Do you Order Prescriptions Online? The FDA Says Be Wary

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For the millions of Americans who buy medications from outside the United States, the U.S. Food and Drug Administration (FDA) recommends caution.  Do you really know what the risks are to buying medications that are not regulated or inspected by the FDA? Read on to learn more about drug safety.

Driven to Desperation for Cheaper Prescription Drugs

Every day, Americans skirt federal law by crossing borders to purchase medications abroad.  Even more Americans purchase prescription medications from online pharmacies.  For many people, this questionable practice is the only way they can afford the medication they need to stay healthy, or to stay alive.  In the quest for affordable prescriptions, many Americans ignore warnings from the FDA and pharmaceutical industry about the increased risk of contamination or counterfeit products.

Diabetic patients are among those most likely to purchase prescription medications online.  Access to insulin is a matter of life and death.  By extension, the inability to pay U.S. pharmacy prices for insulin can be deadly serious.  For precisely this reason, many consumers travel to Canada or Mexico to meet their needs, or turn to online pharmacies.

The practice is so common, in fact, that the Trump Administration has plans to legalize the importation of certain prescription drugs from countries where they sell at deeply discounted prices.  The new plan addresses wholesale imports, but not necessarily individual consumer transactions.

The Foreign Pharmacy Experience

In the U.S., even diabetes patients with health insurance can still pay thousands of dollars per month for insulin.  In Mexico, insulin is available for less than 10 percent of the price most people would pay in the U.S.

Many consumers are shocked at just how easy it is, and how little money it costs, to buy prescription drugs in Mexican pharmacies.  Most people who try it pass through U.S.  customs smoothly if they declare the prescription drugs and show their American prescription.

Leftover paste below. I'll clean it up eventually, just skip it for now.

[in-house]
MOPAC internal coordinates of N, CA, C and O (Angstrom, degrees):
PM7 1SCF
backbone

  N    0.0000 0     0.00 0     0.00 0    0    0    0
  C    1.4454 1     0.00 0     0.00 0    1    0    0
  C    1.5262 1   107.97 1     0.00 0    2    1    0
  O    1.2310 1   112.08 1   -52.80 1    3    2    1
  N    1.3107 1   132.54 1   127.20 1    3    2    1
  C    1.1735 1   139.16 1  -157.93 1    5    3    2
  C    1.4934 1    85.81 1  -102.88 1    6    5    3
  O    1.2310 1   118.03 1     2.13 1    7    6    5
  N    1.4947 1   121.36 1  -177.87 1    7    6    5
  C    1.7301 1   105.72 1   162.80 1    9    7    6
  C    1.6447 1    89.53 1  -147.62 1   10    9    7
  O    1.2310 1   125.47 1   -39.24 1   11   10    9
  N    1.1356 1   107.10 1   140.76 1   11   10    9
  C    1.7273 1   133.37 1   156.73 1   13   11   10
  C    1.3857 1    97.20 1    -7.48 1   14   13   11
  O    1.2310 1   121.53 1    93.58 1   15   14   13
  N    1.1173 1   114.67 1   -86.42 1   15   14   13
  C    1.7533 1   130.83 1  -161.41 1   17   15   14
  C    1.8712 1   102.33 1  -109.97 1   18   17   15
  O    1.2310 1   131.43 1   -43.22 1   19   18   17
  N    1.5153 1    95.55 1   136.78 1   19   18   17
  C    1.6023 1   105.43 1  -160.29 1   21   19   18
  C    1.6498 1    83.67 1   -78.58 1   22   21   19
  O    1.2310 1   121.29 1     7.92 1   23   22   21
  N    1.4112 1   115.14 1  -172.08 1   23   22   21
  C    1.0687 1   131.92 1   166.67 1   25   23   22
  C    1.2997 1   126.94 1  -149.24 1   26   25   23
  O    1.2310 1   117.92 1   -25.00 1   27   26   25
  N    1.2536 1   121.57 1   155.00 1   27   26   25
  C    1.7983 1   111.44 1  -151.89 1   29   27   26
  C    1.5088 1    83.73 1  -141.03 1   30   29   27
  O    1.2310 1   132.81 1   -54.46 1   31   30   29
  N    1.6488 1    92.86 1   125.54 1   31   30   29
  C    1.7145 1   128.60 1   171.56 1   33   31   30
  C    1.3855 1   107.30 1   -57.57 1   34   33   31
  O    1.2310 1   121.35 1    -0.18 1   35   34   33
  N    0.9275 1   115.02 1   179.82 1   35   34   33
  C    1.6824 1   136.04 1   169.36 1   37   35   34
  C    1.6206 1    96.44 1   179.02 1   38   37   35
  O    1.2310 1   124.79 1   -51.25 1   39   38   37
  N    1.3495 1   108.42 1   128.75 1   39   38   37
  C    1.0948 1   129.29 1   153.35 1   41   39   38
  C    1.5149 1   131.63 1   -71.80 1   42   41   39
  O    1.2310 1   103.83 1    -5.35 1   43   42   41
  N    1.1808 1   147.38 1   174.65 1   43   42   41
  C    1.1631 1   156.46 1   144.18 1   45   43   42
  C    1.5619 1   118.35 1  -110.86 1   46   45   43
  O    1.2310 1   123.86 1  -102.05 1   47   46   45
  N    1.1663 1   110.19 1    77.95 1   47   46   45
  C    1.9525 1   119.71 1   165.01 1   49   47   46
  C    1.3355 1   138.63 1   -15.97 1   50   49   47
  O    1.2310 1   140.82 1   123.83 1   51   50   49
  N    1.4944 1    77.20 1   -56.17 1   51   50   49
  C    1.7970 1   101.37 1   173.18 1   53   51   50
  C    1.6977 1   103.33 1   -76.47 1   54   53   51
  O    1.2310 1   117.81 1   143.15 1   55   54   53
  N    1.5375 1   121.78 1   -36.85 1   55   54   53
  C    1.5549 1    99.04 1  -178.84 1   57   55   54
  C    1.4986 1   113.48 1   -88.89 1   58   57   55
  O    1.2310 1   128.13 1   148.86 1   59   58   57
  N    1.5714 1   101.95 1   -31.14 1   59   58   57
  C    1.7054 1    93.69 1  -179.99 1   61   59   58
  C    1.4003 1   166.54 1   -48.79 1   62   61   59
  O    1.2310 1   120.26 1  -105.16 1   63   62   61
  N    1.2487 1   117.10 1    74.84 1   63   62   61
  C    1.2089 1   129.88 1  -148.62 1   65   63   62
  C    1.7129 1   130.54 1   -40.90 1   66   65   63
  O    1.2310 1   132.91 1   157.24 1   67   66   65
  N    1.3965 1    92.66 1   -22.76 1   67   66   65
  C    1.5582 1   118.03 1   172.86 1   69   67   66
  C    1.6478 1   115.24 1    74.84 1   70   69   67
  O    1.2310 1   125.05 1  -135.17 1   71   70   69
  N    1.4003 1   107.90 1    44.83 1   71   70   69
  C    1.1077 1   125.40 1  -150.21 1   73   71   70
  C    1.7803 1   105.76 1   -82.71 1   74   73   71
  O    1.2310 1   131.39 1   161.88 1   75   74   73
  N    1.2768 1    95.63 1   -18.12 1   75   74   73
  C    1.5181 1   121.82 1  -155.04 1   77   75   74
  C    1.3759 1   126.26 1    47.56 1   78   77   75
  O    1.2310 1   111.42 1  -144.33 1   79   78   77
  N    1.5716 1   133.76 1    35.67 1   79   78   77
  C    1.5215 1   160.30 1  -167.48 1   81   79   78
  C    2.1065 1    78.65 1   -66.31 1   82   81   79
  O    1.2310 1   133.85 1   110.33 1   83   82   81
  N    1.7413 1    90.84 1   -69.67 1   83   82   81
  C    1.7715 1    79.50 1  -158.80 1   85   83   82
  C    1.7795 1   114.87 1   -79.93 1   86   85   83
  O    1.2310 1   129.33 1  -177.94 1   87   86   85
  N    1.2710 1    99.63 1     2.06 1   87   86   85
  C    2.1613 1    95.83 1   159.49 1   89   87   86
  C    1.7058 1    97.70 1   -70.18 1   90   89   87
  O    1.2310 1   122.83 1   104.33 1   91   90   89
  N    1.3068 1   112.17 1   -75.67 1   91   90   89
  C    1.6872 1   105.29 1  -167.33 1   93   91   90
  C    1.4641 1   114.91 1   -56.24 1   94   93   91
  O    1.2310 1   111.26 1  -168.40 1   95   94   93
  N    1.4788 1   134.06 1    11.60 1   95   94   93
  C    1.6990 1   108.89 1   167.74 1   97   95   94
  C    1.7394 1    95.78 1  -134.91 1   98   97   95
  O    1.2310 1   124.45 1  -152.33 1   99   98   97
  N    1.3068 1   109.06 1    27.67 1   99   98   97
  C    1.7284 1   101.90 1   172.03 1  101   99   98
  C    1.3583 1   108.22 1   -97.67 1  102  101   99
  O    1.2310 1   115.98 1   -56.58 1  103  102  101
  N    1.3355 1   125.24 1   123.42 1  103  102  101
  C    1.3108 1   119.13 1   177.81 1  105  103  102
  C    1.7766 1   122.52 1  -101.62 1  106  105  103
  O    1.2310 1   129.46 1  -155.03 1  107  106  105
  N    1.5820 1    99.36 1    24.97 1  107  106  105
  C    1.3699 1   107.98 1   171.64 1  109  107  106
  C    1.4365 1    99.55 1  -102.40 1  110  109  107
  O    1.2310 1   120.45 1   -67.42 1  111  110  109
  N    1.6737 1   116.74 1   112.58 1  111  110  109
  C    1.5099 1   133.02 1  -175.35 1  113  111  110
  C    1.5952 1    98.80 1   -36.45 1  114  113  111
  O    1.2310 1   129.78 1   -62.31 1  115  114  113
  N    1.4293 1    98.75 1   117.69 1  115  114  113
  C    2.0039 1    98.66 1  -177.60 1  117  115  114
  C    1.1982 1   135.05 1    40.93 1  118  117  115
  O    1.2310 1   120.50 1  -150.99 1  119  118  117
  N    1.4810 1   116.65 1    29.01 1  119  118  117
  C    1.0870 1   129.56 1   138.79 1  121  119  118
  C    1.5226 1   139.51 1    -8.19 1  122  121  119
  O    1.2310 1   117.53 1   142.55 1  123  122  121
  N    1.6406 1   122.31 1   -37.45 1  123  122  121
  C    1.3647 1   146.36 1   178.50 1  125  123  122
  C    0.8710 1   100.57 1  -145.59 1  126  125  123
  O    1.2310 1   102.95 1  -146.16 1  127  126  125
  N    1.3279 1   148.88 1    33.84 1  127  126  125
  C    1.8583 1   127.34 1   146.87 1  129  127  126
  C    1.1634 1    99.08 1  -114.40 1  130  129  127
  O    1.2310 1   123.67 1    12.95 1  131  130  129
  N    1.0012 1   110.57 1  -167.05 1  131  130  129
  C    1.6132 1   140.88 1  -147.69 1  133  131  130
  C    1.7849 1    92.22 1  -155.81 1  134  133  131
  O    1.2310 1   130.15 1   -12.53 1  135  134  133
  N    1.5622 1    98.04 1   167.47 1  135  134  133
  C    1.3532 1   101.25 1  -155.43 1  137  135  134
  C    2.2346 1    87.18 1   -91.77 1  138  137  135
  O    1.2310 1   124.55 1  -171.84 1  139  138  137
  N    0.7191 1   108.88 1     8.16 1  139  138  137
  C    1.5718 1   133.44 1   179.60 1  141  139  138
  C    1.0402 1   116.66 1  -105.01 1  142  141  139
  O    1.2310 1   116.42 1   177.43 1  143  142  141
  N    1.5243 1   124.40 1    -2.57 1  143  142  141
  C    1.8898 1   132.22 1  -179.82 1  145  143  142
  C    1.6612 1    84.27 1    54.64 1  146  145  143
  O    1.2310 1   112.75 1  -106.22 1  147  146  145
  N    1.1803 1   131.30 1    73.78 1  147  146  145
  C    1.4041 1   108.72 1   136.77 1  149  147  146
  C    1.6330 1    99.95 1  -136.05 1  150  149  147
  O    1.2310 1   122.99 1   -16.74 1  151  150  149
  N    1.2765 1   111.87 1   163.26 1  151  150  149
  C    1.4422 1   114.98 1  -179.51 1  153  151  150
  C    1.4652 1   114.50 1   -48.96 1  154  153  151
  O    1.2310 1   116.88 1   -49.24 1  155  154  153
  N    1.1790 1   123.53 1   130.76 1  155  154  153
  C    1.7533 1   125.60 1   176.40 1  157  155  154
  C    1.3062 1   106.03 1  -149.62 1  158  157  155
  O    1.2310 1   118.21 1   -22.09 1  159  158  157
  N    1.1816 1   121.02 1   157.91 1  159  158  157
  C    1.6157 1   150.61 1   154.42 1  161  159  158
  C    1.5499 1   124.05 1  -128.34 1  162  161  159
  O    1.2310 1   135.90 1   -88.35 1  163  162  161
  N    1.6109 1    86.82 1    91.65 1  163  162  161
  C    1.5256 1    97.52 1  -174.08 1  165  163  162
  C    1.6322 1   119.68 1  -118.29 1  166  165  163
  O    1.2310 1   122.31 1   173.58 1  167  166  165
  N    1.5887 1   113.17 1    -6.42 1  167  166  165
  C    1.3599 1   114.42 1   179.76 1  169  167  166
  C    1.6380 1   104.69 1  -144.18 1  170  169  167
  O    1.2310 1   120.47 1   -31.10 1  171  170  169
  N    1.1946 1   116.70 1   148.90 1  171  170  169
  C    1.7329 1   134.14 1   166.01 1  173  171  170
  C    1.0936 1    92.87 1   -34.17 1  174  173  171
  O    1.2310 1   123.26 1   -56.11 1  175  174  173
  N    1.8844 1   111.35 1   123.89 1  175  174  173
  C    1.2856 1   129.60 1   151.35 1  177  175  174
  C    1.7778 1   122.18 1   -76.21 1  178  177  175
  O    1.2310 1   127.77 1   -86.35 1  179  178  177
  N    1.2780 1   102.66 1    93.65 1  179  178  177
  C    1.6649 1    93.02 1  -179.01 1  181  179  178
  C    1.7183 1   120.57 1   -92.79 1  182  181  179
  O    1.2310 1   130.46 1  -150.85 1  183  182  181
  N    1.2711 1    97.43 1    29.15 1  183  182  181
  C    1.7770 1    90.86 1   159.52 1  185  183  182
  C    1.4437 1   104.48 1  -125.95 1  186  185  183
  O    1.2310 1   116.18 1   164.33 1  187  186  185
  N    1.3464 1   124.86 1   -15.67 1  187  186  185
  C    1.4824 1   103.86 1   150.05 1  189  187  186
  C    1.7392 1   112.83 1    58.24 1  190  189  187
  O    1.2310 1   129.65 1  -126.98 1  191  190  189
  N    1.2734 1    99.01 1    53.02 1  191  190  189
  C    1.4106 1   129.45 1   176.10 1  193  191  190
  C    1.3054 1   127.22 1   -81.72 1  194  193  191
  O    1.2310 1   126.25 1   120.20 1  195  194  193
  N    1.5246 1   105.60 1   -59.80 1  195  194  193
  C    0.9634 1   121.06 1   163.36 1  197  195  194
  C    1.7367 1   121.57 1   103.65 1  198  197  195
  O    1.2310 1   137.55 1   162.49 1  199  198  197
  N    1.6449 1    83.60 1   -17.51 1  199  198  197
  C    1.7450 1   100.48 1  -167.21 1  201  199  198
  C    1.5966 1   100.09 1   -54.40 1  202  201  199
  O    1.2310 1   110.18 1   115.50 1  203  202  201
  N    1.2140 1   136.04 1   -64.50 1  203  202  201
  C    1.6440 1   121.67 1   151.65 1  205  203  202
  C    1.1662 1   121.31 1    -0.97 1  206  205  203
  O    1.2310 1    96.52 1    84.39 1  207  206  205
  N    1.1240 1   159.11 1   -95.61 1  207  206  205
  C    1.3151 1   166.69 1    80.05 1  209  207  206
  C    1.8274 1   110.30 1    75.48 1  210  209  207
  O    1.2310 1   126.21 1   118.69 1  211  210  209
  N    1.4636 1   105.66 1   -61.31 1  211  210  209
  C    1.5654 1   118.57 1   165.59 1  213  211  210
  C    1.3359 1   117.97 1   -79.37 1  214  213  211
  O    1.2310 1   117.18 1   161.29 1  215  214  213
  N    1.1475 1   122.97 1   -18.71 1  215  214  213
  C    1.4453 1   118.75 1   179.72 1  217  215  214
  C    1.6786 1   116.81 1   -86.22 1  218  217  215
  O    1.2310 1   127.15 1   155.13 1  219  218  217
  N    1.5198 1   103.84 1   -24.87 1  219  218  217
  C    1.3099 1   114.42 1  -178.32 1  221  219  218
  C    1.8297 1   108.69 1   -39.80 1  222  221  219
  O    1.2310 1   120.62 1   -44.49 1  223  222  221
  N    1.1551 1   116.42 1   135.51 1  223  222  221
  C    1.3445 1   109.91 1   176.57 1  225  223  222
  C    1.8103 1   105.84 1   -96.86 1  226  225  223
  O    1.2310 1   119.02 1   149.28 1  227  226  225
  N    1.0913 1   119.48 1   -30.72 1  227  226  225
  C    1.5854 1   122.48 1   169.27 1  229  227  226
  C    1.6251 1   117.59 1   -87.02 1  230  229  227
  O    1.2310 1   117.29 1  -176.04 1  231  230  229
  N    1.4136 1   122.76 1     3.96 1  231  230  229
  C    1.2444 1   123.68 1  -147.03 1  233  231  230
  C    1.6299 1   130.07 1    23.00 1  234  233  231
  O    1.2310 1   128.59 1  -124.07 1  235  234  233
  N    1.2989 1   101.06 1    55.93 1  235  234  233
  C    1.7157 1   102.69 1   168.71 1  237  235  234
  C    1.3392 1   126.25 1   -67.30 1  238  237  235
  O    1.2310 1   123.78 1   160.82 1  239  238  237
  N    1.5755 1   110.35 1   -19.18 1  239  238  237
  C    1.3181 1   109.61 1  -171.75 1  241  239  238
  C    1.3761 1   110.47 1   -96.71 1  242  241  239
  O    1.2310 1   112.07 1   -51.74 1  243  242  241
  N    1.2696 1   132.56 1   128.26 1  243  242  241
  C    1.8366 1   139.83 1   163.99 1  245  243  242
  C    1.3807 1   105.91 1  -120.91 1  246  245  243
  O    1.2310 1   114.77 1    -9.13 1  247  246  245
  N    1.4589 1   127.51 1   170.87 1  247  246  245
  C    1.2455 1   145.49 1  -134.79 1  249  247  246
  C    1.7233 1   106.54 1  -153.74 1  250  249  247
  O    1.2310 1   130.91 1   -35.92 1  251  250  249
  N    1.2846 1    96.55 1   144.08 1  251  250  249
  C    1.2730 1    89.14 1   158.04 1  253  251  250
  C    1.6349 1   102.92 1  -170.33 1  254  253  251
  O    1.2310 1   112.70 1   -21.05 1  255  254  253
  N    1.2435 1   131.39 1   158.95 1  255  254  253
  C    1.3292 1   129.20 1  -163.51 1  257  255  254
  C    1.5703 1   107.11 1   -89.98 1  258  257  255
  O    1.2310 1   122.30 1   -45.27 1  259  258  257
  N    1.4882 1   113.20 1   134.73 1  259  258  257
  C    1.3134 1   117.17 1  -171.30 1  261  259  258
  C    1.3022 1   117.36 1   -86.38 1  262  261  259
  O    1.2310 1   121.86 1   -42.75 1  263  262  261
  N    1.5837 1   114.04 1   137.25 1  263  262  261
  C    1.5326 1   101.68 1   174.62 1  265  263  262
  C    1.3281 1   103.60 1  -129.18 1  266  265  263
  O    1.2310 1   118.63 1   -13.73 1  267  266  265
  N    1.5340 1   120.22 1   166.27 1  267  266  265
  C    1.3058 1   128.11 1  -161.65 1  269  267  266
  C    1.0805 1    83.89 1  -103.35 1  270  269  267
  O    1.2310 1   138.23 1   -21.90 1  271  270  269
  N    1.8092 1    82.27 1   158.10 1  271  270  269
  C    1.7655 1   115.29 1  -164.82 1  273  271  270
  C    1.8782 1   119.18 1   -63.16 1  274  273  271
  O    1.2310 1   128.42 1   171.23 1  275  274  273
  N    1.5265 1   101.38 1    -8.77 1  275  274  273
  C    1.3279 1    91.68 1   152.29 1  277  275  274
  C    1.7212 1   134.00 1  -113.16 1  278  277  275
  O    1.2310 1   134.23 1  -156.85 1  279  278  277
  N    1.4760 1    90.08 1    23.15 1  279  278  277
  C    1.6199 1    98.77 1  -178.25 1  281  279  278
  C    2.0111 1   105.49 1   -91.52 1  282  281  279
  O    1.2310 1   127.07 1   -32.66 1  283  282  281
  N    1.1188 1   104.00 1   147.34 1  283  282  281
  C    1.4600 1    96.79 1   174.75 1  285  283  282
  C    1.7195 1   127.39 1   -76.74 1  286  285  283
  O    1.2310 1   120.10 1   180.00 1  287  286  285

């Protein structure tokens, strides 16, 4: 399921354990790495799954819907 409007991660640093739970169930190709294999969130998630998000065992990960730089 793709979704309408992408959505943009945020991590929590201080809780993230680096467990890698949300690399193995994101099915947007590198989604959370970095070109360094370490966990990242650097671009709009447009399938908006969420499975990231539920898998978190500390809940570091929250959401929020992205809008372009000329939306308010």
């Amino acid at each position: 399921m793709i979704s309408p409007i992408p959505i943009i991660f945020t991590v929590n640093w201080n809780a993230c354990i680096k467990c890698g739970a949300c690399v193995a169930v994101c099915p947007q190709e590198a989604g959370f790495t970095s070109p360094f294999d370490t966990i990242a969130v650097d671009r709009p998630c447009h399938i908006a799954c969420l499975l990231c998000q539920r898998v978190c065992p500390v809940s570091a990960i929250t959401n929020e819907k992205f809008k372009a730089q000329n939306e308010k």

If it’s so easy and cost so little, why isn’t everyone buying prescriptions from Mexico? Mainly, because it is actually illegal to do so.  However,  prosecutions for purchases like this are rare.

As a matter of fact, FDA guidelines allow federal agents to refrain from enforcement when consumers purchase quantities that are obviously meant for personal use and the product does not present a risk to the purchaser.

Quantities that are easily recognizable for personal use are generally no more than a three month supply of the drug.  Purchases of larger quantities are much more likely to result in legal trouble, not to mention confiscation of the drugs.

This practice always carries the risk that a stickler border agent may confiscate and dispose of the drugs, but they probably won’t arrest you.

The Online Pharmacy Experience

Most online purchases of pharmaceutical products from foreign pharmacies go entirely unchallenged.  The FDA can legally refuse the entry of the package at any international mail facility, but that does not happen often.  More typically, officials detain pharmaceutical packages for several days waiting for FDA inspection.

The delays may potentially deprive you of your medication. Consequently, if you order from online pharmacies, be sure to order well before your prescription runs out to compensate for any potential delays.

You also want to make sure that you are not being taken advantage of.  The FDA offers these tips:

  • Before purchasing from an online pharmacy, confirm it is licensed in its country of origin.
  • Order from online pharmacies headquartered in countries with strong pharmacy regulations.